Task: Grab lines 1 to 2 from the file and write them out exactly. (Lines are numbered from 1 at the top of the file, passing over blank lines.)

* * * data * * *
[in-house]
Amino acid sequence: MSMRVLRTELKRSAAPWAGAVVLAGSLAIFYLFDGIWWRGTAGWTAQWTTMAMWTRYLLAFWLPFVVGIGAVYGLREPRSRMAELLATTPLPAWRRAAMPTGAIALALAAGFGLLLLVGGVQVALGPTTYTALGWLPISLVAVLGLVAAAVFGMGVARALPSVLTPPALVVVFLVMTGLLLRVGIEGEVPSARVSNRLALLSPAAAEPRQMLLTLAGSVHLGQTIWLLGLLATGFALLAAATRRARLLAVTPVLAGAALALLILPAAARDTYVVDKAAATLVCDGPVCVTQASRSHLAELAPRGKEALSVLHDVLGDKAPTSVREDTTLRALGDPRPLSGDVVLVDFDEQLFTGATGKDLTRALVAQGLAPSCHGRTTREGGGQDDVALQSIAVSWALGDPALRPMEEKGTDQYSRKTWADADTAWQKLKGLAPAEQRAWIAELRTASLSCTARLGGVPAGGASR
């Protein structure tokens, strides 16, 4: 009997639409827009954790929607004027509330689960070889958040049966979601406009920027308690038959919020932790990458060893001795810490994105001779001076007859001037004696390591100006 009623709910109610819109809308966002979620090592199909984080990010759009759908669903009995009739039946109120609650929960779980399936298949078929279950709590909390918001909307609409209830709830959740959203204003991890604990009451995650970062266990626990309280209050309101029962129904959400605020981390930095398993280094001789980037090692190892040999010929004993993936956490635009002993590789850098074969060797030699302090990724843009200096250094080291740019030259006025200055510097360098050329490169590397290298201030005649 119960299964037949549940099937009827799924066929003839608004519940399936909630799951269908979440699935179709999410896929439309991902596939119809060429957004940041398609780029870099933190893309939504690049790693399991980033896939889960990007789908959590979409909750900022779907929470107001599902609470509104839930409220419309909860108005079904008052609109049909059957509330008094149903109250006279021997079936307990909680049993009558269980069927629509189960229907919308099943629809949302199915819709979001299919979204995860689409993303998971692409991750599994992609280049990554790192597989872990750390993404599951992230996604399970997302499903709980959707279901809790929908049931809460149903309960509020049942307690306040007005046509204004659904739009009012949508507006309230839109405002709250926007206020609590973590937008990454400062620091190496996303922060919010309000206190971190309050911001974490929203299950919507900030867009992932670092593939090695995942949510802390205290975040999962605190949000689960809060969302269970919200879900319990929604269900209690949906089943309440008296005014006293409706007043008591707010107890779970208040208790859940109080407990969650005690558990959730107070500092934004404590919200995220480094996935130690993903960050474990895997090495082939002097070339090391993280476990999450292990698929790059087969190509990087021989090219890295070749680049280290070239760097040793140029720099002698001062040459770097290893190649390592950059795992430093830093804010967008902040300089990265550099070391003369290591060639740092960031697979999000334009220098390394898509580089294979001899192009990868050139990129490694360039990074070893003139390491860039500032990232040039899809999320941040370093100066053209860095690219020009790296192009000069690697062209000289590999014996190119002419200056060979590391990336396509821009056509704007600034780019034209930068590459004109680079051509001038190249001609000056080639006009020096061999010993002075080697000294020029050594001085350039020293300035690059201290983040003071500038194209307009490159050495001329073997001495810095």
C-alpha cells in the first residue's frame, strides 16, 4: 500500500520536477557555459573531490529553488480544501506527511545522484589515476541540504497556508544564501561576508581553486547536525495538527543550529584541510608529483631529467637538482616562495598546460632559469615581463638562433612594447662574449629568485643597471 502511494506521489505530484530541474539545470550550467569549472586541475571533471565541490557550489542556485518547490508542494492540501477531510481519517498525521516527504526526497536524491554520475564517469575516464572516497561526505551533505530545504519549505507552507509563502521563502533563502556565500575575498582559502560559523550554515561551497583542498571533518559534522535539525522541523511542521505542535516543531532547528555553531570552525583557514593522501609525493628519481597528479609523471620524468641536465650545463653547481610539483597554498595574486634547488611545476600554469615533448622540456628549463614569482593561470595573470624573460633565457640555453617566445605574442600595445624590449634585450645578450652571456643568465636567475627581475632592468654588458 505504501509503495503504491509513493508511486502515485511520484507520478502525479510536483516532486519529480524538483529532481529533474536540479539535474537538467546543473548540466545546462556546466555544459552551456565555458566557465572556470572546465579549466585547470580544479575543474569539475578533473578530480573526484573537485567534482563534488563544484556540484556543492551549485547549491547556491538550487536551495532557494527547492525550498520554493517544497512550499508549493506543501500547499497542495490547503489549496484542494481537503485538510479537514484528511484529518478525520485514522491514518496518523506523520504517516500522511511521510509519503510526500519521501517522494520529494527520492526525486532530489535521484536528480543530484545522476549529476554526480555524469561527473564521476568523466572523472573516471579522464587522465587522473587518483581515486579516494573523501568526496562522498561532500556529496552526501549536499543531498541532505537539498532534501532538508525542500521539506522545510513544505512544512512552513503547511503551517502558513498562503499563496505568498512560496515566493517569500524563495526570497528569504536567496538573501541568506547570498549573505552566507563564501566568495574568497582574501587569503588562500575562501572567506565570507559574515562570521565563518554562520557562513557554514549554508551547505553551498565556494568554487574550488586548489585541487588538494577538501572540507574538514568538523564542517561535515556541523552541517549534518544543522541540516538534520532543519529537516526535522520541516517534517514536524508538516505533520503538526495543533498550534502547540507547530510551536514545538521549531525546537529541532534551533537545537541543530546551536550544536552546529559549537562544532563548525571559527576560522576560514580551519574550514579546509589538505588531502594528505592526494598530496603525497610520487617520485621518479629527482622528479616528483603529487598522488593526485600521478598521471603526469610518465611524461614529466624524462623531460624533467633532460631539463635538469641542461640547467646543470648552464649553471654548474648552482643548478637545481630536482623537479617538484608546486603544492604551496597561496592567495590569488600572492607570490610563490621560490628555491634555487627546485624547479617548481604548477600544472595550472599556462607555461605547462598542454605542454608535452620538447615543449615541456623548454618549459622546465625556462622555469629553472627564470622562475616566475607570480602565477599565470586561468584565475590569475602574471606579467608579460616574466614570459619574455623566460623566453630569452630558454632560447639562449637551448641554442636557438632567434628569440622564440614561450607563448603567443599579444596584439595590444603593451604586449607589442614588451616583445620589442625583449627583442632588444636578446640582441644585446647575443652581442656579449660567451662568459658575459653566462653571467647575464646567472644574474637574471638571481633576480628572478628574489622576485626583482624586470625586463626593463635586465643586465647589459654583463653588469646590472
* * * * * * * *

[in-house]
Amino acid sequence: MSMRVLRTELKRSAAPWAGAVVLAGSLAIFYLFDGIWWRGTAGWTAQWTTMAMWTRYLLAFWLPFVVGIGAVYGLREPRSRMAELLATTPLPAWRRAAMPTGAIALALAAGFGLLLLVGGVQVALGPTTYTALGWLPISLVAVLGLVAAAVFGMGVARALPSVLTPPALVVVFLVMTGLLLRVGIEGEVPSARVSNRLALLSPAAAEPRQMLLTLAGSVHLGQTIWLLGLLATGFALLAAATRRARLLAVTPVLAGAALALLILPAAARDTYVVDKAAATLVCDGPVCVTQASRSHLAELAPRGKEALSVLHDVLGDKAPTSVREDTTLRALGDPRPLSGDVVLVDFDEQLFTGATGKDLTRALVAQGLAPSCHGRTTREGGGQDDVALQSIAVSWALGDPALRPMEEKGTDQYSRKTWADADTAWQKLKGLAPAEQRAWIAELRTASLSCTARLGGVPAGGASR